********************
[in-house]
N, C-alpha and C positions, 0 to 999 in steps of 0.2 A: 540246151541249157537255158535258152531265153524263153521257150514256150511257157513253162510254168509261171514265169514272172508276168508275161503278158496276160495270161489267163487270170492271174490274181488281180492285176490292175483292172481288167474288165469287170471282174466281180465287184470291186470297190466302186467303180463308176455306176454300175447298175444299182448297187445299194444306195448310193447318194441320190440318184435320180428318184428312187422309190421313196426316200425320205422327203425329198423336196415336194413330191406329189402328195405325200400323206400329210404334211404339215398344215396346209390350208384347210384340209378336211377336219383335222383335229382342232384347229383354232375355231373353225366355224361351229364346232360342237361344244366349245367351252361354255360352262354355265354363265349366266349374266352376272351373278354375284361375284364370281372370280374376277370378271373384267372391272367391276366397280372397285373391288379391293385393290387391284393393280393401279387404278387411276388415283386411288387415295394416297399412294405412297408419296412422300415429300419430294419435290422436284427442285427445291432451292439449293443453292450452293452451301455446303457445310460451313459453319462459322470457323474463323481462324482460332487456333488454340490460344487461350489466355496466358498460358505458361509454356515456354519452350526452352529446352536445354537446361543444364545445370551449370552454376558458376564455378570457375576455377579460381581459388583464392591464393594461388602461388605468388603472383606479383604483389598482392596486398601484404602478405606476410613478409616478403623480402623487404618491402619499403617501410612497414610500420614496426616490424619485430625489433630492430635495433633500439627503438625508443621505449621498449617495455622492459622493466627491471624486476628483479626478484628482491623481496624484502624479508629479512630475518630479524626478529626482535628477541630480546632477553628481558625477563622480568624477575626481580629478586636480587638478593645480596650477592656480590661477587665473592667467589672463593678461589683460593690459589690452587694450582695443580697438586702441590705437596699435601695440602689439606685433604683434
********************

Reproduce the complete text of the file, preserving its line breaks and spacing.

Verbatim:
[in-house]
N, C-alpha and C positions, 0 to 999 in steps of 0.2 A: 540246151541249157537255158535258152531265153524263153521257150514256150511257157513253162510254168509261171514265169514272172508276168508275161503278158496276160495270161489267163487270170492271174490274181488281180492285176490292175483292172481288167474288165469287170471282174466281180465287184470291186470297190466302186467303180463308176455306176454300175447298175444299182448297187445299194444306195448310193447318194441320190440318184435320180428318184428312187422309190421313196426316200425320205422327203425329198423336196415336194413330191406329189402328195405325200400323206400329210404334211404339215398344215396346209390350208384347210384340209378336211377336219383335222383335229382342232384347229383354232375355231373353225366355224361351229364346232360342237361344244366349245367351252361354255360352262354355265354363265349366266349374266352376272351373278354375284361375284364370281372370280374376277370378271373384267372391272367391276366397280372397285373391288379391293385393290387391284393393280393401279387404278387411276388415283386411288387415295394416297399412294405412297408419296412422300415429300419430294419435290422436284427442285427445291432451292439449293443453292450452293452451301455446303457445310460451313459453319462459322470457323474463323481462324482460332487456333488454340490460344487461350489466355496466358498460358505458361509454356515456354519452350526452352529446352536445354537446361543444364545445370551449370552454376558458376564455378570457375576455377579460381581459388583464392591464393594461388602461388605468388603472383606479383604483389598482392596486398601484404602478405606476410613478409616478403623480402623487404618491402619499403617501410612497414610500420614496426616490424619485430625489433630492430635495433633500439627503438625508443621505449621498449617495455622492459622493466627491471624486476628483479626478484628482491623481496624484502624479508629479512630475518630479524626478529626482535628477541630480546632477553628481558625477563622480568624477575626481580629478586636480587638478593645480596650477592656480590661477587665473592667467589672463593678461589683460593690459589690452587694450582695443580697438586702441590705437596699435601695440602689439606685433604683434